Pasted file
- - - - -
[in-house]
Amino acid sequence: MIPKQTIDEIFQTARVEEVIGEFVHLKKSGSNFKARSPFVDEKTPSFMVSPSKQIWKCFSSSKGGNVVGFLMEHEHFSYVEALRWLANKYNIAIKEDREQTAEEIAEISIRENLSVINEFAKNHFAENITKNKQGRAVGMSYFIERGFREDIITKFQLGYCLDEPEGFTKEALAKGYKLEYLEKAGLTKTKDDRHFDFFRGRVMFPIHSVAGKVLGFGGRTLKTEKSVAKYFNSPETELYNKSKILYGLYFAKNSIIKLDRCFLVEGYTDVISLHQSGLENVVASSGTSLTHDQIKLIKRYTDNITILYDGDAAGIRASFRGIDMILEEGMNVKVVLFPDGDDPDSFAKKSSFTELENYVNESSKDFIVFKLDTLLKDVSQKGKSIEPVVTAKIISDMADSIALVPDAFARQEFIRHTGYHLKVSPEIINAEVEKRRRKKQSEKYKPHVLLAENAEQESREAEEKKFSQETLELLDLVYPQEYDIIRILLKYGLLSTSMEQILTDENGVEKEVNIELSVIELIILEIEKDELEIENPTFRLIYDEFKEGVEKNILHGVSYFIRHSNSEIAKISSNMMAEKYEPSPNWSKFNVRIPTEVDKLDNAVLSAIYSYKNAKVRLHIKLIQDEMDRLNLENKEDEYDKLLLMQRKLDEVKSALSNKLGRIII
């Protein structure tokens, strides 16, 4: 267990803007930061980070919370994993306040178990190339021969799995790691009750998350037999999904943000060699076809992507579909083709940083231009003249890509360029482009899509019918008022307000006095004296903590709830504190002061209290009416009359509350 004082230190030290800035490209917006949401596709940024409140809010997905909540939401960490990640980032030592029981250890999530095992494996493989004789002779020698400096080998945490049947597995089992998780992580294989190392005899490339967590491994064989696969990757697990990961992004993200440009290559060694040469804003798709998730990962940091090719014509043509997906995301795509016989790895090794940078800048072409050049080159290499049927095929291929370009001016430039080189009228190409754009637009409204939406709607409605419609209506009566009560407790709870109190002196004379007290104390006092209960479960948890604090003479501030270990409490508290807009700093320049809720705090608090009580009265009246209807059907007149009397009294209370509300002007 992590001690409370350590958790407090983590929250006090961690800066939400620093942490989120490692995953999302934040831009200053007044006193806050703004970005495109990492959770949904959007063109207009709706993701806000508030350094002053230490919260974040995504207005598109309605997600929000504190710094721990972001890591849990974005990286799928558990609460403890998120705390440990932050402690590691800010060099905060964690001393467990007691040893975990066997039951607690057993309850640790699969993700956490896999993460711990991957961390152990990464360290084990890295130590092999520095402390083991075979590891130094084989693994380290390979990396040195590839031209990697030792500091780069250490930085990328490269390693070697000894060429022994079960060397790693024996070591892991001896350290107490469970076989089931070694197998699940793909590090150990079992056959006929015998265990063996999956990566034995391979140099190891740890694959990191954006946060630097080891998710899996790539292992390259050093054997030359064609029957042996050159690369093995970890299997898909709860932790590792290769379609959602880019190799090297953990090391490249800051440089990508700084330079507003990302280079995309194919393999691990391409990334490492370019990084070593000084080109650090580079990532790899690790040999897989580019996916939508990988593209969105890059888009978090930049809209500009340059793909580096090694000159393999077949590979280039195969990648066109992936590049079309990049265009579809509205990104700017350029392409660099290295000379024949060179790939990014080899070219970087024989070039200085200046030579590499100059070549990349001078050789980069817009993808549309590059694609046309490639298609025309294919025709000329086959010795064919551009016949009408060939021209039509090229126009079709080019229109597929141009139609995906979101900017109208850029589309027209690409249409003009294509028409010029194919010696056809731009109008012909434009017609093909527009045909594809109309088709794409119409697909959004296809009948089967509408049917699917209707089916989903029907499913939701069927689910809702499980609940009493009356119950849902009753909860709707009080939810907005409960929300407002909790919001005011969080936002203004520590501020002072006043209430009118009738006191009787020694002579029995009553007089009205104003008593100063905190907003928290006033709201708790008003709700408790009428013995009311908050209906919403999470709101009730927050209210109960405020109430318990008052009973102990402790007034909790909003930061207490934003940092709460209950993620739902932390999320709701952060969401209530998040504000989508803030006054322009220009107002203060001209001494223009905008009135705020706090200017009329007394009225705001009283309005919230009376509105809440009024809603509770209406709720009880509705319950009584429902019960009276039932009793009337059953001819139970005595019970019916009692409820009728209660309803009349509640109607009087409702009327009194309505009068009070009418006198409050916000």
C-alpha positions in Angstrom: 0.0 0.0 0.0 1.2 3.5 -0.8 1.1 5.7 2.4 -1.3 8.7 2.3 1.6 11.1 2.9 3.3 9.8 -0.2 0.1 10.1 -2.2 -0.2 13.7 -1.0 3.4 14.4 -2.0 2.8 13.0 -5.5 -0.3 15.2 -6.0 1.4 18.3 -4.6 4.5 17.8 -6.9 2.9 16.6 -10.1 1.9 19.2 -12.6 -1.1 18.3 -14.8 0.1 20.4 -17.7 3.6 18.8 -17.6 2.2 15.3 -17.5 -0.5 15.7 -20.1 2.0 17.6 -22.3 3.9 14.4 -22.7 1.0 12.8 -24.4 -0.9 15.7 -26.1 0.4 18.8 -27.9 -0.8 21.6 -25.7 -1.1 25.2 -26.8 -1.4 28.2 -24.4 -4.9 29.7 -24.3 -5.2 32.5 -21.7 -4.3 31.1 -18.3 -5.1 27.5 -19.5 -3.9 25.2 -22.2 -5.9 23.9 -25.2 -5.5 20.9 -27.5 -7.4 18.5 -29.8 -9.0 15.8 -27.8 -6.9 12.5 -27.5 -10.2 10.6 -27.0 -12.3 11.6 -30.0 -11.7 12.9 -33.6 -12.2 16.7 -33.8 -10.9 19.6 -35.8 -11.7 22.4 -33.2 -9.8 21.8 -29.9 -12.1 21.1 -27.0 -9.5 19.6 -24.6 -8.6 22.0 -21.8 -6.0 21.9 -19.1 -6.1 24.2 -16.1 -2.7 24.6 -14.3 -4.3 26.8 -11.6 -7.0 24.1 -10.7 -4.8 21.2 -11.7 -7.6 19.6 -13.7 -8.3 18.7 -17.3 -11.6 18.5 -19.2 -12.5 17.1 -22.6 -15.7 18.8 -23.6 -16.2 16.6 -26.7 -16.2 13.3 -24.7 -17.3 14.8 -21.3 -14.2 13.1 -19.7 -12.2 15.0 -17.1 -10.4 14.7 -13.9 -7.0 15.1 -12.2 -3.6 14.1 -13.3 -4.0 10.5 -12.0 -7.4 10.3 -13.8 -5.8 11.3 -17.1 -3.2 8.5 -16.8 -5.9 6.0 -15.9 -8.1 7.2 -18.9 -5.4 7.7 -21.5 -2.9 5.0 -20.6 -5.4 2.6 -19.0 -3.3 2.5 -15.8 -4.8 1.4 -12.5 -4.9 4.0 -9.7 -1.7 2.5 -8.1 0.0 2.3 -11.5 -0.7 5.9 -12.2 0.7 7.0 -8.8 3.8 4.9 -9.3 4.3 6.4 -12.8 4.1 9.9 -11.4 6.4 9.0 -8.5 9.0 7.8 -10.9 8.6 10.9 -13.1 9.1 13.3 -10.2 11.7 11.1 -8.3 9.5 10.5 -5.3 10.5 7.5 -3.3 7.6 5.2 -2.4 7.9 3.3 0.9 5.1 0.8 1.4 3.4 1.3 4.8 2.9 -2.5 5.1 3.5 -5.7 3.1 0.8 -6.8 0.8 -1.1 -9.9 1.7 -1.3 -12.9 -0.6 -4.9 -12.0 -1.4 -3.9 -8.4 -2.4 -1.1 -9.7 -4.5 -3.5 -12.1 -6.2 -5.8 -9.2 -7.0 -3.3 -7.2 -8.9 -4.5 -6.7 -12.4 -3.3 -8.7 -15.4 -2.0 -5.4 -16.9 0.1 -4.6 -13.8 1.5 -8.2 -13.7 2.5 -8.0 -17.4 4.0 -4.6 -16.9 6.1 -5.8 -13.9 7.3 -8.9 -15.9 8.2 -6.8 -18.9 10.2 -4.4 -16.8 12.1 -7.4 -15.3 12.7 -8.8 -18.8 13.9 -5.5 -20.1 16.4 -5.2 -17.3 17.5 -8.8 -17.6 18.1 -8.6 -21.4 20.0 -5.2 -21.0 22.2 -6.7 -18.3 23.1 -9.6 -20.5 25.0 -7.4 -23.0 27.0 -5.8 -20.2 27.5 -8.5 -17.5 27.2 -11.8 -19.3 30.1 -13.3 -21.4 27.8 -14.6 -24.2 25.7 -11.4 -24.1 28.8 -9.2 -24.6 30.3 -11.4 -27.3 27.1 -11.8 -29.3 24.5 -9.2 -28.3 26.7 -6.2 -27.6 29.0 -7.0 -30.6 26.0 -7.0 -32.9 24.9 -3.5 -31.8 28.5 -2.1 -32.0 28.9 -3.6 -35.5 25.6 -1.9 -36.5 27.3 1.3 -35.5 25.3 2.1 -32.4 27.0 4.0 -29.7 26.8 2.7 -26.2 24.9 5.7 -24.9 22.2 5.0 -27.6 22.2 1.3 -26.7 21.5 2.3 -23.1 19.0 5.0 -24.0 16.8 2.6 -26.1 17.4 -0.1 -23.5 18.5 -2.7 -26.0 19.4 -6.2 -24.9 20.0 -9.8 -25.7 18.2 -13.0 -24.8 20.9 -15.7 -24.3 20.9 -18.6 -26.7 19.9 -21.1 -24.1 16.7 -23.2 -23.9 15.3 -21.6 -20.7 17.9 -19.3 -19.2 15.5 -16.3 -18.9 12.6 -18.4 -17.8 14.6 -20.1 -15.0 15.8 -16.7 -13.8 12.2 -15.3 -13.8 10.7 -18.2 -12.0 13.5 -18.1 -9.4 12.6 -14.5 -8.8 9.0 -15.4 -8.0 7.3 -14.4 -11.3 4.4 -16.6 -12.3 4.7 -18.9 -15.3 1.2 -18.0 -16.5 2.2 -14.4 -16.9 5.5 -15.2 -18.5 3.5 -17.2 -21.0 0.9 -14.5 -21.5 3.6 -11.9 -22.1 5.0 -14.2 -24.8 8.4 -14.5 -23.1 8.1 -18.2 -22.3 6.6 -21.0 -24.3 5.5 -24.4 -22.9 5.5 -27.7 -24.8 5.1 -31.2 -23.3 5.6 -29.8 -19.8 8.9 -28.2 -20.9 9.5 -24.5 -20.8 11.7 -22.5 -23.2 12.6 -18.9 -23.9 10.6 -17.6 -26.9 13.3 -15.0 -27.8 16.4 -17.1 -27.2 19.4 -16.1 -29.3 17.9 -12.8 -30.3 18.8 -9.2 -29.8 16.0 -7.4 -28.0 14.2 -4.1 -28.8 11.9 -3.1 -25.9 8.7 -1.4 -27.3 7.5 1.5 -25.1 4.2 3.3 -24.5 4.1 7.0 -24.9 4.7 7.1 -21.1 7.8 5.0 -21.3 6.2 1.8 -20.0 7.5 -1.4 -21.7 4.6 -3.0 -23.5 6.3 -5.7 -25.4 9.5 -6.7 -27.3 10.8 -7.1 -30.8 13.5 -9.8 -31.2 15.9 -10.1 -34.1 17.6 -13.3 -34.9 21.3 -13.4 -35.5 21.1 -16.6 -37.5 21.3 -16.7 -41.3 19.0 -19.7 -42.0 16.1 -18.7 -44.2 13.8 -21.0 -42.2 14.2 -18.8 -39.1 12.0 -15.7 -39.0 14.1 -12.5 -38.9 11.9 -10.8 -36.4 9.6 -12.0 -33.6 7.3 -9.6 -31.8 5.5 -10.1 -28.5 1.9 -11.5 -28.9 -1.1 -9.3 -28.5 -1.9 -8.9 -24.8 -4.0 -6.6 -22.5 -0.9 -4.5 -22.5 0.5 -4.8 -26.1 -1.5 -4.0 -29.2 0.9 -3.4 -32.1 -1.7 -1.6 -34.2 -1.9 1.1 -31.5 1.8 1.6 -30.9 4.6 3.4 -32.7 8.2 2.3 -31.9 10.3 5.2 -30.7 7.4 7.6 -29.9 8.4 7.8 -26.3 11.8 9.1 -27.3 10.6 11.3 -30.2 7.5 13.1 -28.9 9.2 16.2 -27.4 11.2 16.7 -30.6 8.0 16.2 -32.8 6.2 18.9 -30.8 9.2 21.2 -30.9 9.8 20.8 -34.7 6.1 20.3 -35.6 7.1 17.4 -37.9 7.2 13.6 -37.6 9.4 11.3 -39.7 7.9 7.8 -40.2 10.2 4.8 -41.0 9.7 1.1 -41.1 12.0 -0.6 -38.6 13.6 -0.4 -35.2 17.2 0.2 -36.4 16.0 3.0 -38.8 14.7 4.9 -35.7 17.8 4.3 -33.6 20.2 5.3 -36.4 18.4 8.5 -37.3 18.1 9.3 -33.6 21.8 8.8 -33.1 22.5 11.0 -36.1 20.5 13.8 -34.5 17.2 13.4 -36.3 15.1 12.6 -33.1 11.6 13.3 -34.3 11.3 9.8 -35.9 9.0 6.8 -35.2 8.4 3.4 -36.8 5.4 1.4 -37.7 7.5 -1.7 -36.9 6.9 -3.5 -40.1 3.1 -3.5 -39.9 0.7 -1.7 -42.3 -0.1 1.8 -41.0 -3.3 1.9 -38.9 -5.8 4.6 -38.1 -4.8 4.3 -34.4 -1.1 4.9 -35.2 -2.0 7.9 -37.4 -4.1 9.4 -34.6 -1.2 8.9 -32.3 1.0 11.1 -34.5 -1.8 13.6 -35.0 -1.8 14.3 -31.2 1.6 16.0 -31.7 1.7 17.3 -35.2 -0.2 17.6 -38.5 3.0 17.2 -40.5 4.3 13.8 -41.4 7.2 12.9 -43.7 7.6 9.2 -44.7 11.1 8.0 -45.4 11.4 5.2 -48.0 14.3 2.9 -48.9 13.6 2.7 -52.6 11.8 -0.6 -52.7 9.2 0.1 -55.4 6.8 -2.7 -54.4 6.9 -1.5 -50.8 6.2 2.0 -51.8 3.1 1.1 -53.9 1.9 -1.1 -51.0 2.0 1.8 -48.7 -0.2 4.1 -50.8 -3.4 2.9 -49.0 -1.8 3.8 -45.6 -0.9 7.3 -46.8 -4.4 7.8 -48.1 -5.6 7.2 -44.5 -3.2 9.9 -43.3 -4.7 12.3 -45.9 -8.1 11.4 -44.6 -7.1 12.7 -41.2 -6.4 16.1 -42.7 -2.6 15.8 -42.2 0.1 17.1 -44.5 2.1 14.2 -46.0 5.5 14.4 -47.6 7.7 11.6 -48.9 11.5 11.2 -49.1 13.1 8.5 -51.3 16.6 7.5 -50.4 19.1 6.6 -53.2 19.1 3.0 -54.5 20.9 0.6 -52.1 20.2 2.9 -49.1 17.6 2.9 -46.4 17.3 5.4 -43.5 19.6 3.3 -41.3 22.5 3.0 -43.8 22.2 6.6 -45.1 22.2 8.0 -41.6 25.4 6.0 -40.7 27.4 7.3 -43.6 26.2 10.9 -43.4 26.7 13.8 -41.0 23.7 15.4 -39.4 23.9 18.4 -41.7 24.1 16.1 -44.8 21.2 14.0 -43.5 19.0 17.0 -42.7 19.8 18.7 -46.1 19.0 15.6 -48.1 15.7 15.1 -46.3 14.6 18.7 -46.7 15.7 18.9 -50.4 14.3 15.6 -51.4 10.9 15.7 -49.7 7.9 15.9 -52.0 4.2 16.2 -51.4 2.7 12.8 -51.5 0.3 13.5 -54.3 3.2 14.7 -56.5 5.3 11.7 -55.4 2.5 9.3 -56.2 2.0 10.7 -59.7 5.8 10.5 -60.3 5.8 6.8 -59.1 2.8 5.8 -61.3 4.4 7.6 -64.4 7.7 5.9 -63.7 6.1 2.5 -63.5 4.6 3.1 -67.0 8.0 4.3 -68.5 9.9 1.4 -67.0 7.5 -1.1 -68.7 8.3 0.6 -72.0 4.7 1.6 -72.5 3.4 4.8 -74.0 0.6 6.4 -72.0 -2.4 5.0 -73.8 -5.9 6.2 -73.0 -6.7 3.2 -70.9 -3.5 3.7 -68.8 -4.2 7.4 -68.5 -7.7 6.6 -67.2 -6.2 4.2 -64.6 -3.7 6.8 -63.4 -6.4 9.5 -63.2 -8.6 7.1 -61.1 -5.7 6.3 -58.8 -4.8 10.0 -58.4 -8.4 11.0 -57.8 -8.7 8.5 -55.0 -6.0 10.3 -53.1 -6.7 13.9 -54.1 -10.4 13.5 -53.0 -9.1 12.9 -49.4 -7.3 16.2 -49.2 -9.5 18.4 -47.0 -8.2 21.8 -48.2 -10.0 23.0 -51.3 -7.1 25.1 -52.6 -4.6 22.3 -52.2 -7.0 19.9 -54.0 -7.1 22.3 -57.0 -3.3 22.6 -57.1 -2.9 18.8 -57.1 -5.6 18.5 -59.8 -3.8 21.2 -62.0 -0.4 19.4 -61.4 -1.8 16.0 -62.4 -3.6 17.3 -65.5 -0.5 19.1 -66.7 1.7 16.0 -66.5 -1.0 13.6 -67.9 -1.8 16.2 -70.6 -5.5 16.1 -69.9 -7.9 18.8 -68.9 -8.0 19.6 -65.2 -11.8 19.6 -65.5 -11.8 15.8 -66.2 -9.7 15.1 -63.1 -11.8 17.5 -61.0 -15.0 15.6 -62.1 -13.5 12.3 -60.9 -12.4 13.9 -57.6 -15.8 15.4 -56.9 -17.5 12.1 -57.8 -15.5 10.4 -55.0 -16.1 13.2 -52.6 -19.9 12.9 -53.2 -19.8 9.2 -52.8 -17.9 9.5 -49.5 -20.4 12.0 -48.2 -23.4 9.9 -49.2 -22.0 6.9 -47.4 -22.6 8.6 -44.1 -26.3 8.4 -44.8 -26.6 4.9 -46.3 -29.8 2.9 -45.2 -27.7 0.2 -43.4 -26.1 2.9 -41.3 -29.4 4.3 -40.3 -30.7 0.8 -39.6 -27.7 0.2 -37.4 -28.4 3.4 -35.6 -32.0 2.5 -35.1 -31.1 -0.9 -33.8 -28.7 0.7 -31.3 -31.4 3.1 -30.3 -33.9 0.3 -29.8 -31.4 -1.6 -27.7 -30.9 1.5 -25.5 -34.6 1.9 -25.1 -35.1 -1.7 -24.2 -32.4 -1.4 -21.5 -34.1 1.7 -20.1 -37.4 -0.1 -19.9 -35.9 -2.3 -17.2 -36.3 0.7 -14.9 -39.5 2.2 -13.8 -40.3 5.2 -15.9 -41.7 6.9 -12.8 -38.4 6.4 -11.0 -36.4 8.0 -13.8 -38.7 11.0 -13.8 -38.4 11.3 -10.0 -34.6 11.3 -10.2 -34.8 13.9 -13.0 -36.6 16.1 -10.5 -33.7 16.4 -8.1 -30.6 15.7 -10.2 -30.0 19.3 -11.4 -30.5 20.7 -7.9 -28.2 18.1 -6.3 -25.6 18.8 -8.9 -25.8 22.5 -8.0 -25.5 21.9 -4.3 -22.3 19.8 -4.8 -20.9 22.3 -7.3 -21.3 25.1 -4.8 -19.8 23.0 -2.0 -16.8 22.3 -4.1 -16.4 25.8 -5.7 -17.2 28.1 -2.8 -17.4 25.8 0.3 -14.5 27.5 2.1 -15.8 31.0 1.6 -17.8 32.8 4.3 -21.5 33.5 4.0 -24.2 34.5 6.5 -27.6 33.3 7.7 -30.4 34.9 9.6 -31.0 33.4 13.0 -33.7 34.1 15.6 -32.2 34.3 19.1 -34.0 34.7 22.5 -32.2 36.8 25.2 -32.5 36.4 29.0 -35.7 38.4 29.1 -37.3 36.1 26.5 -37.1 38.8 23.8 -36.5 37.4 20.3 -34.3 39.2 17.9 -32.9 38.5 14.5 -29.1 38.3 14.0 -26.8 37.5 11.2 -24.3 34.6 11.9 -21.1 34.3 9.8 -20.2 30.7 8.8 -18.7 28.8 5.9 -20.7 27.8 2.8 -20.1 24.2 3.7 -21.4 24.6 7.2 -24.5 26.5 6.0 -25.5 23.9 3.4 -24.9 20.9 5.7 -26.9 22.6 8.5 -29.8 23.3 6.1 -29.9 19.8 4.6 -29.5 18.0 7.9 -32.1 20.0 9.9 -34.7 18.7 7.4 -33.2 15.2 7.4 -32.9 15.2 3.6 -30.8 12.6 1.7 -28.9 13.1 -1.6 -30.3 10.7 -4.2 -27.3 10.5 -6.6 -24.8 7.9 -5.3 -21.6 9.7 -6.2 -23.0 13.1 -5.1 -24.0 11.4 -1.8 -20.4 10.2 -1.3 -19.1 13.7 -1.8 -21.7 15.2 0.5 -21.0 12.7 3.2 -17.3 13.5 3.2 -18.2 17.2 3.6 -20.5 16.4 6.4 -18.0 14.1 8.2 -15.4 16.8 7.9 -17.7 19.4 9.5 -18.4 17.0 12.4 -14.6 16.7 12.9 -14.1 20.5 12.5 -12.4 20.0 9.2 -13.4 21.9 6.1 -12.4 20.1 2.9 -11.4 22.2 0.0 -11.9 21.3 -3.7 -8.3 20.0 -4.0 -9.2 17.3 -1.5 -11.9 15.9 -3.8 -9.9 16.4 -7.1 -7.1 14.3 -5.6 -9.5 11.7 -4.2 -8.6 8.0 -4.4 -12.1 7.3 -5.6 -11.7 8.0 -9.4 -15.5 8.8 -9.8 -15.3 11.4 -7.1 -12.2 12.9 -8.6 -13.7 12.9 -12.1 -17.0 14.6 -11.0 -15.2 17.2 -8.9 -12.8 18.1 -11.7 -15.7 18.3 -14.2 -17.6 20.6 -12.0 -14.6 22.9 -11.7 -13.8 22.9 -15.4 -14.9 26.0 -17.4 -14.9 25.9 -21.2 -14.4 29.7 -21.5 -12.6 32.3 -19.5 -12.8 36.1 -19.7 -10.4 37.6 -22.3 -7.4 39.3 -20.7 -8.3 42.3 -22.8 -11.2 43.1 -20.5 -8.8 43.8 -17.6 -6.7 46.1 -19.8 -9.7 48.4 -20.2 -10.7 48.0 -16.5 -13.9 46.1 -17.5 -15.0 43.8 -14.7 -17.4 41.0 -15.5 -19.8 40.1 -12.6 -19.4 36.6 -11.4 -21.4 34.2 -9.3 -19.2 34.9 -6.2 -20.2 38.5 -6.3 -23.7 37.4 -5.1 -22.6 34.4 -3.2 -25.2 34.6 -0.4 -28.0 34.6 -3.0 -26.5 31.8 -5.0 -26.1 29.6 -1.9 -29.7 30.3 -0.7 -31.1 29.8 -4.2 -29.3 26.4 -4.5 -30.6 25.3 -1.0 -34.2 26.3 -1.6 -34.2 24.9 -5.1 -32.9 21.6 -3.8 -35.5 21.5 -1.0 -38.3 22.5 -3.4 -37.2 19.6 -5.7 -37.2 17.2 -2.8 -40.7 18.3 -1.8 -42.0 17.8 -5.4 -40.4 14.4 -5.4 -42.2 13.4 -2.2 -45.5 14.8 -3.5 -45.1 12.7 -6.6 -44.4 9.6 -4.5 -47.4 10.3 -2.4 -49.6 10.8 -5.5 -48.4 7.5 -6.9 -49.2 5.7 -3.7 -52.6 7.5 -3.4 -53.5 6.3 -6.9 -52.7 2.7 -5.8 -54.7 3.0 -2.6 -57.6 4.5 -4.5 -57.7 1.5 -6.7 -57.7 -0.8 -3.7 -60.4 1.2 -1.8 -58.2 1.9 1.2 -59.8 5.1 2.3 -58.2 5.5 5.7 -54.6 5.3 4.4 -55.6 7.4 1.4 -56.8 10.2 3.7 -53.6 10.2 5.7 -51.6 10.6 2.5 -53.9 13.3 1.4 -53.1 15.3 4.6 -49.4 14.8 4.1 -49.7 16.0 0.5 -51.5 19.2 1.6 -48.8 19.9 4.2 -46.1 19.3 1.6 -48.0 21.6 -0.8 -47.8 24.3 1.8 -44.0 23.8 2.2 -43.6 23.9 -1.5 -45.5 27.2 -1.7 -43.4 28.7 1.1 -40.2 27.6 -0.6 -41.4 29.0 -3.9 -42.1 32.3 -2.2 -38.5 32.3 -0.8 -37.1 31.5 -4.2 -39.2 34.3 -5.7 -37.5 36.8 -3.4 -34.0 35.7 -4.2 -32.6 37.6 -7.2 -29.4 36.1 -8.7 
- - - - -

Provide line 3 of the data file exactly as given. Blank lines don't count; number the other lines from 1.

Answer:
């Protein structure tokens, strides 16, 4: 267990803007930061980070919370994993306040178990190339021969799995790691009750998350037999999904943000060699076809992507579909083709940083231009003249890509360029482009899509019918008022307000006095004296903590709830504190002061209290009416009359509350 004082230190030290800035490209917006949401596709940024409140809010997905909540939401960490990640980032030592029981250890999530095992494996493989004789002779020698400096080998945490049947597995089992998780992580294989190392005899490339967590491994064989696969990757697990990961992004993200440009290559060694040469804003798709998730990962940091090719014509043509997906995301795509016989790895090794940078800048072409050049080159290499049927095929291929370009001016430039080189009228190409754009637009409204939406709607409605419609209506009566009560407790709870109190002196004379007290104390006092209960479960948890604090003479501030270990409490508290807009700093320049809720705090608090009580009265009246209807059907007149009397009294209370509300002007 992590001690409370350590958790407090983590929250006090961690800066939400620093942490989120490692995953999302934040831009200053007044006193806050703004970005495109990492959770949904959007063109207009709706993701806000508030350094002053230490919260974040995504207005598109309605997600929000504190710094721990972001890591849990974005990286799928558990609460403890998120705390440990932050402690590691800010060099905060964690001393467990007691040893975990066997039951607690057993309850640790699969993700956490896999993460711990991957961390152990990464360290084990890295130590092999520095402390083991075979590891130094084989693994380290390979990396040195590839031209990697030792500091780069250490930085990328490269390693070697000894060429022994079960060397790693024996070591892991001896350290107490469970076989089931070694197998699940793909590090150990079992056959006929015998265990063996999956990566034995391979140099190891740890694959990191954006946060630097080891998710899996790539292992390259050093054997030359064609029957042996050159690369093995970890299997898909709860932790590792290769379609959602880019190799090297953990090391490249800051440089990508700084330079507003990302280079995309194919393999691990391409990334490492370019990084070593000084080109650090580079990532790899690790040999897989580019996916939508990988593209969105890059888009978090930049809209500009340059793909580096090694000159393999077949590979280039195969990648066109992936590049079309990049265009579809509205990104700017350029392409660099290295000379024949060179790939990014080899070219970087024989070039200085200046030579590499100059070549990349001078050789980069817009993808549309590059694609046309490639298609025309294919025709000329086959010795064919551009016949009408060939021209039509090229126009079709080019229109597929141009139609995906979101900017109208850029589309027209690409249409003009294509028409010029194919010696056809731009109008012909434009017609093909527009045909594809109309088709794409119409697909959004296809009948089967509408049917699917209707089916989903029907499913939701069927689910809702499980609940009493009356119950849902009753909860709707009080939810907005409960929300407002909790919001005011969080936002203004520590501020002072006043209430009118009738006191009787020694002579029995009553007089009205104003008593100063905190907003928290006033709201708790008003709700408790009428013995009311908050209906919403999470709101009730927050209210109960405020109430318990008052009973102990402790007034909790909003930061207490934003940092709460209950993620739902932390999320709701952060969401209530998040504000989508803030006054322009220009107002203060001209001494223009905008009135705020706090200017009329007394009225705001009283309005919230009376509105809440009024809603509770209406709720009880509705319950009584429902019960009276039932009793009337059953001819139970005595019970019916009692409820009728209660309803009349509640109607009087409702009327009194309505009068009070009418006198409050916000």